4 Expert Tips To Eliminating Entitlement In Your Child

Photo by Wayne S. Grazio on Flickr.com

 

Every parent has unspoken expectations they put on their children and on themselves about how your child is going to be raised.

While it is common and acceptable to want the best for your child, it is a slippery slope into having your child expect the best of things.

Entitlement is an attribute that is eating away at this country – so here is how to make sure it doesn’t begin in your home.

  1. Teach your child it is okay to not get their way.

This is a hard one for most adults, let alone a child who doesn’t understand why they can’t just take home the cat they found at the park or why they aren’t the fastest runner at school.

Aliza Pressman, co-founder of the Mount Sinai Parenting Center and host of the Raising Good Humans podcast, discusses with HuffPost that children have not yet developed “theory of mind.”

Children naturally are ego-centric and put their own thoughts and feelings above others because seeing the wider scope of things is a quality we develop later on.

So teaching children it is okay to not get their way is a gradual and often painful process where you have to allow your child to just feel the disappointment of not getting their way while being there to see them through the other side.

Lessons begin small, but must remain consistent. Such as, not giving into candy in the checkout lane every time you run in the grocery store for a gallon of milk, or not letting your child win every board game you play together just to make them feel better.

This is not easy for parents, because no one likes to see a child hurting, but in the long run you will save them a lot of grief.

  1. Make chores part of a daily routine.

Mommy Underground has previously reported on the benefits of chores for children, and how they can begin at any age.

Pressman says:

Teaching responsibility is a huge, huge task of parenting.”

She recommends starting small such as, “Have them bring their plate to the kitchen.”

Kids like to feel important and a valued member of the family, while they are innately both, they also get to become a productive member of the household early on when they have their own responsibilities.

Just be careful to make the tasks age-appropriate so they don’t feel burdened by the word “chore.”

Having your three-year-old take the trash out is going to be too much for them (and messy!), but they can wipe down the table with a rag or water plants.

  1. Create clear boundaries and stick to them.

Boundaries are arguably the most important part of parenting.

HuffPost recommends asking yourself some tough questions prior to establishing boundaries:

What are some of the lines you really want to hold? What boundaries are important to you (and your parenting partner, if you have one)? And how consistent are you really about keeping those boundaries in place? This can be for small daily habits to bigger expectations about how you’d like your child to behave as a citizen of the world.”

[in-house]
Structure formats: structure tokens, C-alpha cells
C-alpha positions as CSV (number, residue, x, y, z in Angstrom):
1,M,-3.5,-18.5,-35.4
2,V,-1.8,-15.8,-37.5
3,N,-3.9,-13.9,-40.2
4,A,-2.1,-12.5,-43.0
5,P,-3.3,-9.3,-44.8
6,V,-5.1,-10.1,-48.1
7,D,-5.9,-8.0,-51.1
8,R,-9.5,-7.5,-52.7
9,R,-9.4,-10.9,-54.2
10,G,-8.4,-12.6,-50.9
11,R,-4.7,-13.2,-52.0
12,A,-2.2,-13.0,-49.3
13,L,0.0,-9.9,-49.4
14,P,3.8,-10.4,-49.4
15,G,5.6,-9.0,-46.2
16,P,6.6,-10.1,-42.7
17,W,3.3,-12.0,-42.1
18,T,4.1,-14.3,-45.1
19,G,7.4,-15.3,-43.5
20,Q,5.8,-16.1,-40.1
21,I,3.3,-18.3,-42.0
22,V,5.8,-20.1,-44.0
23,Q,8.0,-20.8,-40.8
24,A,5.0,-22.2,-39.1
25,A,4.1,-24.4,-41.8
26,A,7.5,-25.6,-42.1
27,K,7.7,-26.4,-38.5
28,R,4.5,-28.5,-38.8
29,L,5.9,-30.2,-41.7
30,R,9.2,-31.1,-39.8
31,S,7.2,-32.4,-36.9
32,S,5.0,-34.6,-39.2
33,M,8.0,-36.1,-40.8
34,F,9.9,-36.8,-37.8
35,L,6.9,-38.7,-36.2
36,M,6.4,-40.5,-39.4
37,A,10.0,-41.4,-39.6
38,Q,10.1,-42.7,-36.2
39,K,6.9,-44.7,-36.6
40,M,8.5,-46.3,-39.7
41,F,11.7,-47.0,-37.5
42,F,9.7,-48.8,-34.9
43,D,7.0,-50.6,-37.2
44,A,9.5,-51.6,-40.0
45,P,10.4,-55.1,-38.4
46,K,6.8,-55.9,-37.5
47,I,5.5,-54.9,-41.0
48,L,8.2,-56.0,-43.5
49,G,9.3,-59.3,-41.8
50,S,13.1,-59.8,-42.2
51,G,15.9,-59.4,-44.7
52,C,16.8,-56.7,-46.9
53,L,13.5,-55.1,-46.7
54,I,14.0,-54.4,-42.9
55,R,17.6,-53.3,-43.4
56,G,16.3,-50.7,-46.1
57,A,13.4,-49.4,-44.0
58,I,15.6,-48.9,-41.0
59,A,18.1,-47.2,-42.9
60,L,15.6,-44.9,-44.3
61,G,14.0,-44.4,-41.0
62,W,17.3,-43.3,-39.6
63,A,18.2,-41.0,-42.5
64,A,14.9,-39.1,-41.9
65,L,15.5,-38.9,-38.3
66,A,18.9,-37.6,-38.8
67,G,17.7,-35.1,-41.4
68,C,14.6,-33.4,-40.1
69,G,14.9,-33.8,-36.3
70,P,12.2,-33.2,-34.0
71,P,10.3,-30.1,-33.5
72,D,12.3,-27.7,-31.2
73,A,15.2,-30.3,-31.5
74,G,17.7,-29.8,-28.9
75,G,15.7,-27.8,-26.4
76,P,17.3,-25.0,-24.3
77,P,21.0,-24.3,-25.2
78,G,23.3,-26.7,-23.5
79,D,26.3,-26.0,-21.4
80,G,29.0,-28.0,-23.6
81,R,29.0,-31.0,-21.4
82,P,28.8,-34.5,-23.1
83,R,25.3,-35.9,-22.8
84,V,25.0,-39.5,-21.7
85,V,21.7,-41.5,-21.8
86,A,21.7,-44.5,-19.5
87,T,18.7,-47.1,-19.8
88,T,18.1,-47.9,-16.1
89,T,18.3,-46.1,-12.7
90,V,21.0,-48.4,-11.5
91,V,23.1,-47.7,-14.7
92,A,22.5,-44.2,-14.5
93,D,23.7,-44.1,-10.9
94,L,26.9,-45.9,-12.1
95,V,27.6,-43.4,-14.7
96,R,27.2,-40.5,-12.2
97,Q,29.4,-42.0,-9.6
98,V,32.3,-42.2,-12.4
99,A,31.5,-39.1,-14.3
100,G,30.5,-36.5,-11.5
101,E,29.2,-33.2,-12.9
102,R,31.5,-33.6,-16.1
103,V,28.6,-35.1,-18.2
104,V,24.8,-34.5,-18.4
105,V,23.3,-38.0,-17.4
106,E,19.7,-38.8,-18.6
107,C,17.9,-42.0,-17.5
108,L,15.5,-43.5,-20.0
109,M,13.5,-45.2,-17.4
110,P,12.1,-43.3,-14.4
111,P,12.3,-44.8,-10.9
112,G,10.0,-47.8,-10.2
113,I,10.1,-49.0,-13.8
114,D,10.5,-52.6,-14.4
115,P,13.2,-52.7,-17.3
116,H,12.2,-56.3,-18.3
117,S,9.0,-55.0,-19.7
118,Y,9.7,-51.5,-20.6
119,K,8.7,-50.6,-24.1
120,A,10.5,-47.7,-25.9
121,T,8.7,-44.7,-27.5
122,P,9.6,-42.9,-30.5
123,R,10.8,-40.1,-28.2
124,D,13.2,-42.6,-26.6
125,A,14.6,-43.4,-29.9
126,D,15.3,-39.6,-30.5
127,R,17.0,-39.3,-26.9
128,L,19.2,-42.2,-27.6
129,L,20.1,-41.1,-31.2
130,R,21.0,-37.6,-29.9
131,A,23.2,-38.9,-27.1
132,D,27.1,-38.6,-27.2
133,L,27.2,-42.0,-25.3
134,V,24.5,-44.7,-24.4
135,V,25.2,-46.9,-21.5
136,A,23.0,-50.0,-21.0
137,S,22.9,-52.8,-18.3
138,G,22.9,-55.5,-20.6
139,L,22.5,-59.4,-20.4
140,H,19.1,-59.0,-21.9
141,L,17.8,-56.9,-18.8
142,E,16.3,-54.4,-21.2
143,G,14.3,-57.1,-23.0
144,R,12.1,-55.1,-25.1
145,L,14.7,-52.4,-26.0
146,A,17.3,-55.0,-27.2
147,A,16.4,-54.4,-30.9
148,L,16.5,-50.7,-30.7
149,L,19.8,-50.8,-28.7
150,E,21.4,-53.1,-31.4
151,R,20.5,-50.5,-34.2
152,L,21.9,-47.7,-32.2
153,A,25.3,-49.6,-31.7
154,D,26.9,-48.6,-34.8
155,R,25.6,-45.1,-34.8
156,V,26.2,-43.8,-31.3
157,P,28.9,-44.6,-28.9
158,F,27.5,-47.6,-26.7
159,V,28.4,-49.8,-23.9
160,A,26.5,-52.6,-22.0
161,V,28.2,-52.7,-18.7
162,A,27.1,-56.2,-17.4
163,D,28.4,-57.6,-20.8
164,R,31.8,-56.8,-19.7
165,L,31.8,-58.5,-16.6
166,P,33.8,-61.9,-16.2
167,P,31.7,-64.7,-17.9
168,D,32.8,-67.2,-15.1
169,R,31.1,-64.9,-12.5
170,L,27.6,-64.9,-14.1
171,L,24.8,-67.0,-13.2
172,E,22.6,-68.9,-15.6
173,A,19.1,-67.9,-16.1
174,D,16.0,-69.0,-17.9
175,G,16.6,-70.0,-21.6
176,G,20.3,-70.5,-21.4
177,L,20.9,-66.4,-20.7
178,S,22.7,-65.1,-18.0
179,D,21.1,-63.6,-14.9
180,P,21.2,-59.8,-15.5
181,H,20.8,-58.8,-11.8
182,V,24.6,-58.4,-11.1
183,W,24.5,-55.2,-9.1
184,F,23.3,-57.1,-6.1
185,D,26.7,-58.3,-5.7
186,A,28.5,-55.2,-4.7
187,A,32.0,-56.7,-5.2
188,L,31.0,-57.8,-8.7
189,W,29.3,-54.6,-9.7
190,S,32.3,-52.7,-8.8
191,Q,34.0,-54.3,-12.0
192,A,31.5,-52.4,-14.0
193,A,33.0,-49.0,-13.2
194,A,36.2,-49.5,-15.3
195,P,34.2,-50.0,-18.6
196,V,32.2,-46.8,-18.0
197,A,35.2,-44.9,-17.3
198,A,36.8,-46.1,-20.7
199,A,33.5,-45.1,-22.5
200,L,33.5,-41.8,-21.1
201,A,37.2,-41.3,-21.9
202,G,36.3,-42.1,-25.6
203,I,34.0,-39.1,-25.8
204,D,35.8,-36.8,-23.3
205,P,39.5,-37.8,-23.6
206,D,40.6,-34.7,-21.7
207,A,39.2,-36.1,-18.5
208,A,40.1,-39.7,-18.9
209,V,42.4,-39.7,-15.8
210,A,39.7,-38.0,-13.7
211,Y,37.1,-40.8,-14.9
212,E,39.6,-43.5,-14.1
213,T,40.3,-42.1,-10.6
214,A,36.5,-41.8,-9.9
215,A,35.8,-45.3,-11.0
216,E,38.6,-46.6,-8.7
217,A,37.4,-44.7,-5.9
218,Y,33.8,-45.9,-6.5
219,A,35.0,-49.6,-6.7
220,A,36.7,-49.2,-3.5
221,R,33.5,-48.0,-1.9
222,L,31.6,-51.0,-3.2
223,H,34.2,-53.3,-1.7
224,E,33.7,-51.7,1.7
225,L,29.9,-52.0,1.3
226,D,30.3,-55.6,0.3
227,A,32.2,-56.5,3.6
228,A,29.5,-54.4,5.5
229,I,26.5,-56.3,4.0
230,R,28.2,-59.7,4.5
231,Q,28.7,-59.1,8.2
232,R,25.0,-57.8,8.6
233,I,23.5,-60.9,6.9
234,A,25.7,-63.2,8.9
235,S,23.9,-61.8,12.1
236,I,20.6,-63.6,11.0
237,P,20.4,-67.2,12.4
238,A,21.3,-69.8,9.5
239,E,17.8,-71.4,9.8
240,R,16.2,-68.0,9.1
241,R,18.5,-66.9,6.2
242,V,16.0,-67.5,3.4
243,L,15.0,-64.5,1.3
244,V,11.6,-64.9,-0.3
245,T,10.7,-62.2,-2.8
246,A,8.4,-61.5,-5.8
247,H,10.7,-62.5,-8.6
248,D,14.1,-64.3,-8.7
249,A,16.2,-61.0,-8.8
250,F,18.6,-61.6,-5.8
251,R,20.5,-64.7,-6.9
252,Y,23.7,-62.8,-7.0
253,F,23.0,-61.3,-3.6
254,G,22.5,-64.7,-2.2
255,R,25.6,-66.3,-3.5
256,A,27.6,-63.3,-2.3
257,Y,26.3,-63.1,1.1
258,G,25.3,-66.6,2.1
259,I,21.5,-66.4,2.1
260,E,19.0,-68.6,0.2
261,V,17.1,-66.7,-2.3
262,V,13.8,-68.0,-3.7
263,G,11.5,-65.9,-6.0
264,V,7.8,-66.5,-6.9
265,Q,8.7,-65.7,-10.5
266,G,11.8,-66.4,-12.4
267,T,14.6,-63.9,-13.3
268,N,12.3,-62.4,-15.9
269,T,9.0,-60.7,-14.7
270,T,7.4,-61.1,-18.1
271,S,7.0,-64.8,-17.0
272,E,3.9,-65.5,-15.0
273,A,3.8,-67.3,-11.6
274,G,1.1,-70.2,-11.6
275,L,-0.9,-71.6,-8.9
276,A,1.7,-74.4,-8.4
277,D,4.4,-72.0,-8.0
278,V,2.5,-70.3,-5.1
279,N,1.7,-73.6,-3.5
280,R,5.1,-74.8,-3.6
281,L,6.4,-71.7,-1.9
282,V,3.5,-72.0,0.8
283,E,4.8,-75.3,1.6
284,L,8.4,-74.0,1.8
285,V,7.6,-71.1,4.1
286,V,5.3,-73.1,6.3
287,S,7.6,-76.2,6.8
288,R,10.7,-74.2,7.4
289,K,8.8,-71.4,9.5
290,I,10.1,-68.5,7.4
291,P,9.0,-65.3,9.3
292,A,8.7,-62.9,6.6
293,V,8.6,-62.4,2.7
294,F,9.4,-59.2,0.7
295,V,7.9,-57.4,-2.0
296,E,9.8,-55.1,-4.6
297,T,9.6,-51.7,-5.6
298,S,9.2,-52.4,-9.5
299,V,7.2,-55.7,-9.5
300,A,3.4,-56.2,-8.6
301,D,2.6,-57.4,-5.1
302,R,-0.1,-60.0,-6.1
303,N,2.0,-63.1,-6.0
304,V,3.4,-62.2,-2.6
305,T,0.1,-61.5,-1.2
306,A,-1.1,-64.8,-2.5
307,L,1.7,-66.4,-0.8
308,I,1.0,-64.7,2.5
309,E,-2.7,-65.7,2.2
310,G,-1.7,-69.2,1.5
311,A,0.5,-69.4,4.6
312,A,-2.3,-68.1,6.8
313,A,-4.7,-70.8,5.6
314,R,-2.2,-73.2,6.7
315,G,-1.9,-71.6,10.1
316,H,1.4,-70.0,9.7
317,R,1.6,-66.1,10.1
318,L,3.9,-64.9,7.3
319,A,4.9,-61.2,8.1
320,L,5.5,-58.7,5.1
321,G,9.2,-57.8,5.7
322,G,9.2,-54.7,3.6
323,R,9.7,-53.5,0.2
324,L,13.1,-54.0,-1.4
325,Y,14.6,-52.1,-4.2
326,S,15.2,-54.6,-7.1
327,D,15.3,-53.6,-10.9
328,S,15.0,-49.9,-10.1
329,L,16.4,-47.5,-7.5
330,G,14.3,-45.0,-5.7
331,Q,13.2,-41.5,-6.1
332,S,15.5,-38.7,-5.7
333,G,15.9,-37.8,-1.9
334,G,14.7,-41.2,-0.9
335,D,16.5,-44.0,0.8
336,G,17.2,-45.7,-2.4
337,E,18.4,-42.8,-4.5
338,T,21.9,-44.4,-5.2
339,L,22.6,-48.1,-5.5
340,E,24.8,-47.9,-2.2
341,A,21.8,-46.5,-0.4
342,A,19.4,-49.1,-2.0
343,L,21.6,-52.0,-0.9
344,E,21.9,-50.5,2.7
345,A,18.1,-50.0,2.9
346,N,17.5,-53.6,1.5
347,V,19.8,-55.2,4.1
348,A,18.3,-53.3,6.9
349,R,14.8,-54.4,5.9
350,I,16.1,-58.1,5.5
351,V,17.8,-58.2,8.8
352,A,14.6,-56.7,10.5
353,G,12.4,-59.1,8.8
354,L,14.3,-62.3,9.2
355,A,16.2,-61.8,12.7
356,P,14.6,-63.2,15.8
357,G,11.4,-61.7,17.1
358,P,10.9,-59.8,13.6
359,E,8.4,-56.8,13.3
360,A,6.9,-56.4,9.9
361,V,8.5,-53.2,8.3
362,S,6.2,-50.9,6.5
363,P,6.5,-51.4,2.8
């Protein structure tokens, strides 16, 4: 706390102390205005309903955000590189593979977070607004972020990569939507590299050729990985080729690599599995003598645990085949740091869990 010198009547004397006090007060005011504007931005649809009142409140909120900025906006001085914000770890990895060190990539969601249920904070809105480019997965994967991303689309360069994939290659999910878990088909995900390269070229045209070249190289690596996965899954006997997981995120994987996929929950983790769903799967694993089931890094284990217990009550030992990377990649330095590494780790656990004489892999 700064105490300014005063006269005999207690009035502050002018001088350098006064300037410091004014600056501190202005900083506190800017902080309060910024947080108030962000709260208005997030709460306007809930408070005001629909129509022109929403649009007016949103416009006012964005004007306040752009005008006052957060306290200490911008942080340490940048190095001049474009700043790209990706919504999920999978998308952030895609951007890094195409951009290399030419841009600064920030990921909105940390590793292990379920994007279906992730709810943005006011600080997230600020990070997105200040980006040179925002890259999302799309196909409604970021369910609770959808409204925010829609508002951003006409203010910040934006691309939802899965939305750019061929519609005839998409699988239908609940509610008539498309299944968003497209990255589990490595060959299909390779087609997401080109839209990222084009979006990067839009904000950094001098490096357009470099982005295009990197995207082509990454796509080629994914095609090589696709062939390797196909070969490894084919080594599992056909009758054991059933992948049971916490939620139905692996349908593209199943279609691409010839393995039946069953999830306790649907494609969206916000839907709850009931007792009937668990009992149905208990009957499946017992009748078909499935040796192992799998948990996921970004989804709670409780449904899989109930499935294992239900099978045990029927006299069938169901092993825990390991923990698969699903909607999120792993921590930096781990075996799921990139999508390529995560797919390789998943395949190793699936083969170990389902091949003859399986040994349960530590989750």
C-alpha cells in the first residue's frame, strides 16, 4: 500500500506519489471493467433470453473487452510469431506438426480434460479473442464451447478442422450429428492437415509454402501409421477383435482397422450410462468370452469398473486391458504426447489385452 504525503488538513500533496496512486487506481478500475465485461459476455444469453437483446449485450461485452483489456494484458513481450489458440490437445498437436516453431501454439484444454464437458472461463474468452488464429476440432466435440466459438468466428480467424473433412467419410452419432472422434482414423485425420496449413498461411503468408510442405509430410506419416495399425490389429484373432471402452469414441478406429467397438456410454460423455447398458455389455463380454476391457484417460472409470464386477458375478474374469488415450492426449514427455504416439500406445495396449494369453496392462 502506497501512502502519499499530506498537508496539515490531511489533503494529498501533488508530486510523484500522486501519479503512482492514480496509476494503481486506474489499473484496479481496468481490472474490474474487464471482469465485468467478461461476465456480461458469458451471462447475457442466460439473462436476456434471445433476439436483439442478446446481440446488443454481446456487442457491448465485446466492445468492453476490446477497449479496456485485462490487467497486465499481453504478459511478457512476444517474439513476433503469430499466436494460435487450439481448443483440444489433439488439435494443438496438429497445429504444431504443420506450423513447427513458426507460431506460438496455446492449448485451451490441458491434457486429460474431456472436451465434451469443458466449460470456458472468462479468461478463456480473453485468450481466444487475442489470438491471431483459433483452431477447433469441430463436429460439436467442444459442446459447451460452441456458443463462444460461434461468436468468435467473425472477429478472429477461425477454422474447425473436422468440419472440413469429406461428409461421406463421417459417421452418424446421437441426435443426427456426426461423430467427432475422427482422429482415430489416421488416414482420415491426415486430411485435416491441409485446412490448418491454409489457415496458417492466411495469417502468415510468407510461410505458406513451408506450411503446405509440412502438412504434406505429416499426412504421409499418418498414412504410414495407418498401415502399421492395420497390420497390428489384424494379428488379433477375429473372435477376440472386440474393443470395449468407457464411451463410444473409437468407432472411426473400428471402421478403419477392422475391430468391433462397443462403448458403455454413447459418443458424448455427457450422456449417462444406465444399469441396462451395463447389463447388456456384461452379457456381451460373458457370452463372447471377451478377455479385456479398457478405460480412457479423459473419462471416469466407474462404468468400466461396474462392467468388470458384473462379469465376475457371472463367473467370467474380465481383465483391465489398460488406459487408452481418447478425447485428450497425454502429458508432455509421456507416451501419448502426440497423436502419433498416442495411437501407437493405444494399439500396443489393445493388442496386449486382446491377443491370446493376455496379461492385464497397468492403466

Now, no one is able to be 100% consistent 100% of the time, but it should be enough that your child understands the boundary is the rule – with the occasional exception. Not the other way around.

When your child is upset because you set the boundary that they can color only on paper and not the walls, it gives you a great opportunity to help them cope through difficult feelings.

Entitlement will start to creep in when your child begins setting the boundaries themselves when you are always caving into their demands.

If you have not been great about holding your ground, that’s ok! It’s never too late to start!

  1. Act the way you want your kids to behave.

“Do as I say, not as I do” is not the mantra to parent by if you want your kids to truly kick entitlement to the curb.

Pressman says:

Modeling respect is a huge and important component of entitlement stuff.”

Kids take in so much of the world around them and learn how to behave in social situations and relationships through observational learning.

How are you treating people when you are upset or frustrated?

Of course parents are not at their best when they are sitting in traffic with a crying baby and someone cuts you off, but what about the smaller moments when you are discussing a discrepancy in a bill or the school asks you to lead the bake sale fundraiser?

Entitlement is typically passed on from generation to generation, and as a parent, you have the unique opportunity to stop the cycle.

Don’t let this pesky attribute sneak into your home – begin implementing these four tips and crush it.

 

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